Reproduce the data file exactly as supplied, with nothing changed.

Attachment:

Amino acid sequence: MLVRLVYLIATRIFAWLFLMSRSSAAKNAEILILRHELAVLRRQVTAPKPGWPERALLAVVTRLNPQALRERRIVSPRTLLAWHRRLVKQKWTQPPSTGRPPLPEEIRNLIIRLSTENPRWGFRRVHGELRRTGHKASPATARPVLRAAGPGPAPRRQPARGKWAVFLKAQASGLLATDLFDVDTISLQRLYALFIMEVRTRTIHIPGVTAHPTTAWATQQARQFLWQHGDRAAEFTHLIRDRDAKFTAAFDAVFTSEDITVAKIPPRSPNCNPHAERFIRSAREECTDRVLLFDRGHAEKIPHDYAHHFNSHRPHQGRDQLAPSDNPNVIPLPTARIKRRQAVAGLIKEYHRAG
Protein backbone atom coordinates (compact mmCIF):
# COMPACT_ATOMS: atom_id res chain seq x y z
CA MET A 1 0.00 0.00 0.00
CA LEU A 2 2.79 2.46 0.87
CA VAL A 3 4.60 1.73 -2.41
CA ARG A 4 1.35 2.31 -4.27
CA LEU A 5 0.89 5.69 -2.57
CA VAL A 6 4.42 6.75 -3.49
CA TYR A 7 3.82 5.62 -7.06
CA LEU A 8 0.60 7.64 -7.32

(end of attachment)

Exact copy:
Amino acid sequence: MLVRLVYLIATRIFAWLFLMSRSSAAKNAEILILRHELAVLRRQVTAPKPGWPERALLAVVTRLNPQALRERRIVSPRTLLAWHRRLVKQKWTQPPSTGRPPLPEEIRNLIIRLSTENPRWGFRRVHGELRRTGHKASPATARPVLRAAGPGPAPRRQPARGKWAVFLKAQASGLLATDLFDVDTISLQRLYALFIMEVRTRTIHIPGVTAHPTTAWATQQARQFLWQHGDRAAEFTHLIRDRDAKFTAAFDAVFTSEDITVAKIPPRSPNCNPHAERFIRSAREECTDRVLLFDRGHAEKIPHDYAHHFNSHRPHQGRDQLAPSDNPNVIPLPTARIKRRQAVAGLIKEYHRAG
Protein backbone atom coordinates (compact mmCIF):
# COMPACT_ATOMS: atom_id res chain seq x y z
CA MET A 1 0.00 0.00 0.00
CA LEU A 2 2.79 2.46 0.87
CA VAL A 3 4.60 1.73 -2.41
CA ARG A 4 1.35 2.31 -4.27
CA LEU A 5 0.89 5.69 -2.57
CA VAL A 6 4.42 6.75 -3.49
CA TYR A 7 3.82 5.62 -7.06
CA LEU A 8 0.60 7.64 -7.32